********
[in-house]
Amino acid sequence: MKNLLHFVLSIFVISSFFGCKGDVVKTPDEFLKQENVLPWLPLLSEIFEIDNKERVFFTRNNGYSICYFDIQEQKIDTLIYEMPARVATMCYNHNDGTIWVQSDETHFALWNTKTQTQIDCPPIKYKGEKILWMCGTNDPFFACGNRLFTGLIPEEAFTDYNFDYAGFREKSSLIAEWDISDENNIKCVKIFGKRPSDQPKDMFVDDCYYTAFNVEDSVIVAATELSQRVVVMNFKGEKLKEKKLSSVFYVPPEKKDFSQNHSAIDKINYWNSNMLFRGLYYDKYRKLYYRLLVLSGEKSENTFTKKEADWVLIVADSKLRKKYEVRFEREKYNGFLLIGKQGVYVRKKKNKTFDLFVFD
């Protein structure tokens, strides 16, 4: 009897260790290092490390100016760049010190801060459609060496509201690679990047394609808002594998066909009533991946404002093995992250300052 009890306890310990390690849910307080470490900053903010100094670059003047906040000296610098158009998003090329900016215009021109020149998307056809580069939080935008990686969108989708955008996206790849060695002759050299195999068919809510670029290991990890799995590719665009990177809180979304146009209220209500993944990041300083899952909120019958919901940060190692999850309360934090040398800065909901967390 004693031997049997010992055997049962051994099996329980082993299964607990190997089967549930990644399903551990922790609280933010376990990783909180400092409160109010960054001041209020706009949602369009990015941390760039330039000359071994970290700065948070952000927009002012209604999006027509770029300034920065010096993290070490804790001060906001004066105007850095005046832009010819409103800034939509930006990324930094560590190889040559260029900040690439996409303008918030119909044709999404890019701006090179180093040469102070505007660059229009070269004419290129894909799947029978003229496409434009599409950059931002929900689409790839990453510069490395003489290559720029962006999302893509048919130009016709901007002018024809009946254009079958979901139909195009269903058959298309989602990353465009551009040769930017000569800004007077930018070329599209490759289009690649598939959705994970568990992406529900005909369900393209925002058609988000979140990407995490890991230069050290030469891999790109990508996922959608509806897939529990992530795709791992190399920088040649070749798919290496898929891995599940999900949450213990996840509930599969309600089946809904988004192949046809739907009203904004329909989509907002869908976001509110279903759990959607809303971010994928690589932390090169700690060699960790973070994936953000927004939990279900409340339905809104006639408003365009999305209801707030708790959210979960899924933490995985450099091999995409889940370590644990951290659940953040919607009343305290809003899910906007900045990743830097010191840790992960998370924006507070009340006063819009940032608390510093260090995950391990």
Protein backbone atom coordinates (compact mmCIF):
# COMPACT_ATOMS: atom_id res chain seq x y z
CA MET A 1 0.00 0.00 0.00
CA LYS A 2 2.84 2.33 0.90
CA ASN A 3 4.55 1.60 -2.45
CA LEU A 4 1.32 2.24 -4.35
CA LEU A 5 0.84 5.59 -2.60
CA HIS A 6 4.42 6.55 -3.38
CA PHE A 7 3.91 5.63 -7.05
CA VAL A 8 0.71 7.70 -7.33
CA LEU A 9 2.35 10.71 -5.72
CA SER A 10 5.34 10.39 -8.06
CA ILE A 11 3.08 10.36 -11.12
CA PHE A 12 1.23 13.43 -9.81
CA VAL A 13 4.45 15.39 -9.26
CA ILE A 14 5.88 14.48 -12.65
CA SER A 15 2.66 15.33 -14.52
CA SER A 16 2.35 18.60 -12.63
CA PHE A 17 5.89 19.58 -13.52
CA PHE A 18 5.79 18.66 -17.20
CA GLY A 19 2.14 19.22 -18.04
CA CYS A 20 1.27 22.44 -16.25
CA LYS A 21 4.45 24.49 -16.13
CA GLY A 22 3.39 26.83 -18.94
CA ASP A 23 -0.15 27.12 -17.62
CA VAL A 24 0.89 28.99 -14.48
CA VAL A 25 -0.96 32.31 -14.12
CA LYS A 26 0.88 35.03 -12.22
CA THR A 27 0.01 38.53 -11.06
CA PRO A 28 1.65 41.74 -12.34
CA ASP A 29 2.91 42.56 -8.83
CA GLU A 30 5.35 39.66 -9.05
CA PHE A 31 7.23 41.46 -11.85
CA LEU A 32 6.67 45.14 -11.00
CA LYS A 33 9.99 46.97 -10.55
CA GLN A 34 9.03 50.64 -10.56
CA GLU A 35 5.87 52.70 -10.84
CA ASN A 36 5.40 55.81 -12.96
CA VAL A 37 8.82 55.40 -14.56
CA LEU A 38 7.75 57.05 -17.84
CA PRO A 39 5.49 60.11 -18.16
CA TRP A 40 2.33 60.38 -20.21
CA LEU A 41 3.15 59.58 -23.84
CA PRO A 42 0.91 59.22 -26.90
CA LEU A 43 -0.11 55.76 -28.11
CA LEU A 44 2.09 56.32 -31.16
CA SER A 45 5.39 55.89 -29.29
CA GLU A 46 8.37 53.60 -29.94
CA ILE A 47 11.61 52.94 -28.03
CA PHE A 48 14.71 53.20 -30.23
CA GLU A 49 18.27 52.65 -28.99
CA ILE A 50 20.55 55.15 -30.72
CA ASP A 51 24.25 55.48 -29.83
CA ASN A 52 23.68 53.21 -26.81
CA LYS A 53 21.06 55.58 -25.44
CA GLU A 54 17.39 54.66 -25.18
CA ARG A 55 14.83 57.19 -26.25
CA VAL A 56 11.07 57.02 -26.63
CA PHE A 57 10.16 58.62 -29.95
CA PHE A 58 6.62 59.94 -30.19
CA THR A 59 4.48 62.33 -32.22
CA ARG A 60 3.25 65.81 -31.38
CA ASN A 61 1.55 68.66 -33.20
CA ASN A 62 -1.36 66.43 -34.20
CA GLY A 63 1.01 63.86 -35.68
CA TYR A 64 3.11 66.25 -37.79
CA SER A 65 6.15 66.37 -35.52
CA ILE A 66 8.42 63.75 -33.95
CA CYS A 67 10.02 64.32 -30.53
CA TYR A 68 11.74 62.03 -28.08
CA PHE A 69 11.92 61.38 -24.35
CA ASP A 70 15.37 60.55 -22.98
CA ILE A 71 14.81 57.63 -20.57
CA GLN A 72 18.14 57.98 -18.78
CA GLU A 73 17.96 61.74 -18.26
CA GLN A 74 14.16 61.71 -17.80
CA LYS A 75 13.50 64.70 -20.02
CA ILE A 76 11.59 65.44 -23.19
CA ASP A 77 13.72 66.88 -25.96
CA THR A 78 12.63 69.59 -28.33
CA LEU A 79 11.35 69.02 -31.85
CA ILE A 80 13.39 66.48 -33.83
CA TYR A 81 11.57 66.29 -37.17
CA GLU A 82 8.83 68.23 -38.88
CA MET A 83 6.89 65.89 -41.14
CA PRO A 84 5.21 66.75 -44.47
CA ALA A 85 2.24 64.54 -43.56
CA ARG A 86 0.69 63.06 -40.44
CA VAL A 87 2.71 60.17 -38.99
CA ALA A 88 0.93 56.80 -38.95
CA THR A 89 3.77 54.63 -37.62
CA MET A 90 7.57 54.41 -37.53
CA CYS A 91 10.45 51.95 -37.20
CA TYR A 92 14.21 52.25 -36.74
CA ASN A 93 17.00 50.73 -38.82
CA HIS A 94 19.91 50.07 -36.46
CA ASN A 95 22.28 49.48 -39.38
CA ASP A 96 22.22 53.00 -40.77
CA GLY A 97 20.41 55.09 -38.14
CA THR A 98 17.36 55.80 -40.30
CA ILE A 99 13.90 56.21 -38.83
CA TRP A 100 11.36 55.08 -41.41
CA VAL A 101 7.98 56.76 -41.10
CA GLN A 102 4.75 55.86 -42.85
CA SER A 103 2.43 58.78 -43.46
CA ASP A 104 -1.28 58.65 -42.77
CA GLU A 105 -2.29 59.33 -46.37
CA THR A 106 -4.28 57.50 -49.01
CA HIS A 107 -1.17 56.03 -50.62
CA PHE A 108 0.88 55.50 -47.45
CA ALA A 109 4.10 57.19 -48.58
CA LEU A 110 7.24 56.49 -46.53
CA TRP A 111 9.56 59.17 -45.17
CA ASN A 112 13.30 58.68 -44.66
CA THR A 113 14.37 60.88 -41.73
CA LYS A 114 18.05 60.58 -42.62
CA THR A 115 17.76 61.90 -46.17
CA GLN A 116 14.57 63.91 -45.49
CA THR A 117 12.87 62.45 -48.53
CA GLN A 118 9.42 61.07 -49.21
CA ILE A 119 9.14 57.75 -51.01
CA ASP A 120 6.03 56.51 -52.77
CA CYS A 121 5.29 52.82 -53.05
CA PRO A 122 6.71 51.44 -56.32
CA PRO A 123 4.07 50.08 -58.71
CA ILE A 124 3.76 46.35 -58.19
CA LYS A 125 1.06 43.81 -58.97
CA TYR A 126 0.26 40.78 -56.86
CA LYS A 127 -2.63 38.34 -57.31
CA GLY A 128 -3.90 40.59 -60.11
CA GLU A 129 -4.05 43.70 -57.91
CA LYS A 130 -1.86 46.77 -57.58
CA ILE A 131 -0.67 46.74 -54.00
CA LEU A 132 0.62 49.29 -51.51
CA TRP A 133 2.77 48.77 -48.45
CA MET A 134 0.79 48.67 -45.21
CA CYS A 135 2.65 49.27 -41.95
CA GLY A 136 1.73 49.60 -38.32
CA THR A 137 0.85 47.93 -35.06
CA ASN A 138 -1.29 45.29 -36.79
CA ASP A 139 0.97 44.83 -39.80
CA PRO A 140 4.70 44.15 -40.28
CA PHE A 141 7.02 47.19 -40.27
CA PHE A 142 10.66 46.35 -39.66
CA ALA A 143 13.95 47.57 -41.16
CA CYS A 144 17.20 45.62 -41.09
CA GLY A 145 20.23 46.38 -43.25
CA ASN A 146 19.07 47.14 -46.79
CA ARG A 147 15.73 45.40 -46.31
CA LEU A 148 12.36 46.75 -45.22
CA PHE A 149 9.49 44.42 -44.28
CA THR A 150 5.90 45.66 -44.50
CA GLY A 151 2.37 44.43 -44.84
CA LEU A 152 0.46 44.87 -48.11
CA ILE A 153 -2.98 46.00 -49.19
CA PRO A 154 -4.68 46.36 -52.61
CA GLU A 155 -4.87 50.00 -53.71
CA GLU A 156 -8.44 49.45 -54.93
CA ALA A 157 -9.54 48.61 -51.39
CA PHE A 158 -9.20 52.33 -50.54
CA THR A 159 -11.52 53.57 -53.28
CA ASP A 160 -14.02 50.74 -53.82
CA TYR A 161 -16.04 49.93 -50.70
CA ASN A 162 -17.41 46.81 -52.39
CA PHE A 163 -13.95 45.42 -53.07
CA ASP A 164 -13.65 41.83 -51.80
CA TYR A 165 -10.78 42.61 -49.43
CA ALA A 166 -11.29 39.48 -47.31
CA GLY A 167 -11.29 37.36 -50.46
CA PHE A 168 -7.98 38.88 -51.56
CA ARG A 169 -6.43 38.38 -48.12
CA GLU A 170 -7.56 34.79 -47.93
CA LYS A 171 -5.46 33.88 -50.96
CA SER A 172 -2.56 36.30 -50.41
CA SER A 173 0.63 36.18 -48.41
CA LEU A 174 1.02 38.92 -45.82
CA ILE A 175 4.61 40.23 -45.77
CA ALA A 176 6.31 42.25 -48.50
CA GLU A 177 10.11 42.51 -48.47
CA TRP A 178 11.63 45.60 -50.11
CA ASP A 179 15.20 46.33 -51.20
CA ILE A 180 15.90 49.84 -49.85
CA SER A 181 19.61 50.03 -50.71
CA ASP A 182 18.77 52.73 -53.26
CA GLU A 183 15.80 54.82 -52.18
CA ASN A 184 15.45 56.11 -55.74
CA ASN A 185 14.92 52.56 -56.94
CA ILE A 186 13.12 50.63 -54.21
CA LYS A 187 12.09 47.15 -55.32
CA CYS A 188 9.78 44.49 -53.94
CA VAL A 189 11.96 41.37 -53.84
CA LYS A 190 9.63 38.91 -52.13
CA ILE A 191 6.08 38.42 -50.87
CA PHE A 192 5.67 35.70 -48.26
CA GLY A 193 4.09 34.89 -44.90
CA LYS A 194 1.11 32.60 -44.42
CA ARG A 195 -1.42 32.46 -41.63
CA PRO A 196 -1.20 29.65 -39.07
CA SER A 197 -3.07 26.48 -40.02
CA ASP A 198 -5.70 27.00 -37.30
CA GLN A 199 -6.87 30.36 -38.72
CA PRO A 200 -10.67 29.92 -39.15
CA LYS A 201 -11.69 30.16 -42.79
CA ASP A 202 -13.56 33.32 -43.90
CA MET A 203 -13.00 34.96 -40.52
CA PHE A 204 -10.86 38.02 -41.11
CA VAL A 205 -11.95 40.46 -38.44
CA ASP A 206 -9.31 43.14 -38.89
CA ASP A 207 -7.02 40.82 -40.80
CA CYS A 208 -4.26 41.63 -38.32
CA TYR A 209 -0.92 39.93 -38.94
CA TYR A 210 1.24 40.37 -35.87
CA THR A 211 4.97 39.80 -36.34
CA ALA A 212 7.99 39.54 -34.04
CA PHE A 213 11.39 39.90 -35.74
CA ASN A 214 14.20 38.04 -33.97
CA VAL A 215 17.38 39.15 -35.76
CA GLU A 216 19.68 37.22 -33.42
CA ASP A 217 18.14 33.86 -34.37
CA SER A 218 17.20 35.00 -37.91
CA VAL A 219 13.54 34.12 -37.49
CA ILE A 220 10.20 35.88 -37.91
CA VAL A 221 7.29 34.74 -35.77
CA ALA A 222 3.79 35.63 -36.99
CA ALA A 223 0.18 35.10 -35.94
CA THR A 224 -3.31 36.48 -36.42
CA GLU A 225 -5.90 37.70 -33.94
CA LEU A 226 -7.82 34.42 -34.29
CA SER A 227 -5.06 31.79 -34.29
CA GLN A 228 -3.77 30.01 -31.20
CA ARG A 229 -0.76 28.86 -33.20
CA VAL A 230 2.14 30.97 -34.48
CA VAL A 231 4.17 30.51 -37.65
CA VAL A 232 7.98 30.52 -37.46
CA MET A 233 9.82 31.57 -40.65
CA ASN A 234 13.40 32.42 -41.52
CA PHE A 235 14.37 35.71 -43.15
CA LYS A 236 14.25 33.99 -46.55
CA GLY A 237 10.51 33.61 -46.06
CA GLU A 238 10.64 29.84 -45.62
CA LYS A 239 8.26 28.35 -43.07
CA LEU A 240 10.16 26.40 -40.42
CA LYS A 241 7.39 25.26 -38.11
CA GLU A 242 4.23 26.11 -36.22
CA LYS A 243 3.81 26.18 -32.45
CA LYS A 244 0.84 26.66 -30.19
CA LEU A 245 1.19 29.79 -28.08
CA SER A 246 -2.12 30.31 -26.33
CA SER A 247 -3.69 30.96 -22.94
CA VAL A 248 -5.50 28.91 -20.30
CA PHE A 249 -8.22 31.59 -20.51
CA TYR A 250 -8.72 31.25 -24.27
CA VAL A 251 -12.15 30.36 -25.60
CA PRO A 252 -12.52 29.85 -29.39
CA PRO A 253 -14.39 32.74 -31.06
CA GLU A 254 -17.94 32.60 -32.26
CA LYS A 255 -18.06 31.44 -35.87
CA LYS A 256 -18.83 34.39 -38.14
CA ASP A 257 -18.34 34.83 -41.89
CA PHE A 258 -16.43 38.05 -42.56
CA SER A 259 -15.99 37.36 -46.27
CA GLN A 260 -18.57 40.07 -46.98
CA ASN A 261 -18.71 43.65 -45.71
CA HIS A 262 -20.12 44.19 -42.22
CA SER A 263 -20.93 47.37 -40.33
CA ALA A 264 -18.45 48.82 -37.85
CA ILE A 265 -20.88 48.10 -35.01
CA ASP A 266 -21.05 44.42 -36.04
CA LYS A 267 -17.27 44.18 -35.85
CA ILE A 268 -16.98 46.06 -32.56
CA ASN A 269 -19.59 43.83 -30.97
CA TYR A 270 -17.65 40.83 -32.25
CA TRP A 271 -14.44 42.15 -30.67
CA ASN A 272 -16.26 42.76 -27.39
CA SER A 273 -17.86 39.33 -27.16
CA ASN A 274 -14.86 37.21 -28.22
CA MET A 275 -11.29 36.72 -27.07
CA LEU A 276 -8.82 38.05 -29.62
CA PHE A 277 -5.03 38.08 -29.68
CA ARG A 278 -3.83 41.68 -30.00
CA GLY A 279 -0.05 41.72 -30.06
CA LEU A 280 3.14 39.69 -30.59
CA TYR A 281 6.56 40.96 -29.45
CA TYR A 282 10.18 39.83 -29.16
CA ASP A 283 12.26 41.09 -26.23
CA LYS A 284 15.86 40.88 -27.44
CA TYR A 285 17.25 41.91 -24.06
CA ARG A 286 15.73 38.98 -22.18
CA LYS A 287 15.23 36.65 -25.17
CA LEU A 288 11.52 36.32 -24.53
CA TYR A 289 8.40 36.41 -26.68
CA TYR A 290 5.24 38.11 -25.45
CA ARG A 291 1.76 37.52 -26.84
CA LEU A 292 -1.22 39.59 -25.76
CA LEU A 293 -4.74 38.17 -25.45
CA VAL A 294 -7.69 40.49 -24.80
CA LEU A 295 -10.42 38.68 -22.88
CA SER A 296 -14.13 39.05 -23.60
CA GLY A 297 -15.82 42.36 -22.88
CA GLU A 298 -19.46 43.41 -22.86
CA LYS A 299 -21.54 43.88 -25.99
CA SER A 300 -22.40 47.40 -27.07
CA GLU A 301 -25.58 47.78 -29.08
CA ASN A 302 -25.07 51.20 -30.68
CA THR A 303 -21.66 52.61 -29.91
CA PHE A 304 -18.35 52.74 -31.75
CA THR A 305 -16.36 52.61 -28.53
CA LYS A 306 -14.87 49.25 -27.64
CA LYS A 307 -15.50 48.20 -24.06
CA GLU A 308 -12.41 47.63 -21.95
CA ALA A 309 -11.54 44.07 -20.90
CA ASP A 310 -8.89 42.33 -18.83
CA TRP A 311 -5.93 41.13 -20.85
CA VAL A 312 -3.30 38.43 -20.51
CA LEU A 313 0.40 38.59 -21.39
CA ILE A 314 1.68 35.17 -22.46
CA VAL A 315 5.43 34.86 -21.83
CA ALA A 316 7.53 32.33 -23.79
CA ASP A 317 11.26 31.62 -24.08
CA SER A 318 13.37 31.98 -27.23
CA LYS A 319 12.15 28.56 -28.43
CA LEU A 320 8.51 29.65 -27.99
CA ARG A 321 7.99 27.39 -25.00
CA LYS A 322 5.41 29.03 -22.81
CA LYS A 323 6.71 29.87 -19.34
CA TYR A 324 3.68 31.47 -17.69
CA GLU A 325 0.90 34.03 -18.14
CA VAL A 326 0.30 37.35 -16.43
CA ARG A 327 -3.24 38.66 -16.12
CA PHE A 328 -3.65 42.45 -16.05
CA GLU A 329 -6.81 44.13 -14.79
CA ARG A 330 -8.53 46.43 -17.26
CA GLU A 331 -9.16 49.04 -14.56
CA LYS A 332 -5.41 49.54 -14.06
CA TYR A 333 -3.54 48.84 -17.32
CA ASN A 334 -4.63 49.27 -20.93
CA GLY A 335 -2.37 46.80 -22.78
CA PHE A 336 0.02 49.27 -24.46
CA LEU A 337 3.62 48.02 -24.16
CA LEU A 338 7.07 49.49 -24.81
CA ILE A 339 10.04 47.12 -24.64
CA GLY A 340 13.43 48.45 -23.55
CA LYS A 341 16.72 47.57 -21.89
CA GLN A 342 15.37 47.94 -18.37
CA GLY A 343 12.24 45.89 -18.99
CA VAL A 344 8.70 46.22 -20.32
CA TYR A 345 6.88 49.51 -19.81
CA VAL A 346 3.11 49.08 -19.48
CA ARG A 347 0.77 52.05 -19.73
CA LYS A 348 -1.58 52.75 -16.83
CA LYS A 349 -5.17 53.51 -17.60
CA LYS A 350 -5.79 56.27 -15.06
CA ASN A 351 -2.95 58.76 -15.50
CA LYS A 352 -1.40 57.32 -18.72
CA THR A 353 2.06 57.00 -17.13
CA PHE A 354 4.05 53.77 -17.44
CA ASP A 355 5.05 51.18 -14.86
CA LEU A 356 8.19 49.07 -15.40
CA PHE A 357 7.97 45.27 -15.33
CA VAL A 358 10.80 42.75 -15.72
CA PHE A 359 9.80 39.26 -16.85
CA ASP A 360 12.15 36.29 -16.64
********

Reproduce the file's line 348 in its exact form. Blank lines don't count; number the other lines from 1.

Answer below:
CA GLY A 343 12.24 45.89 -18.99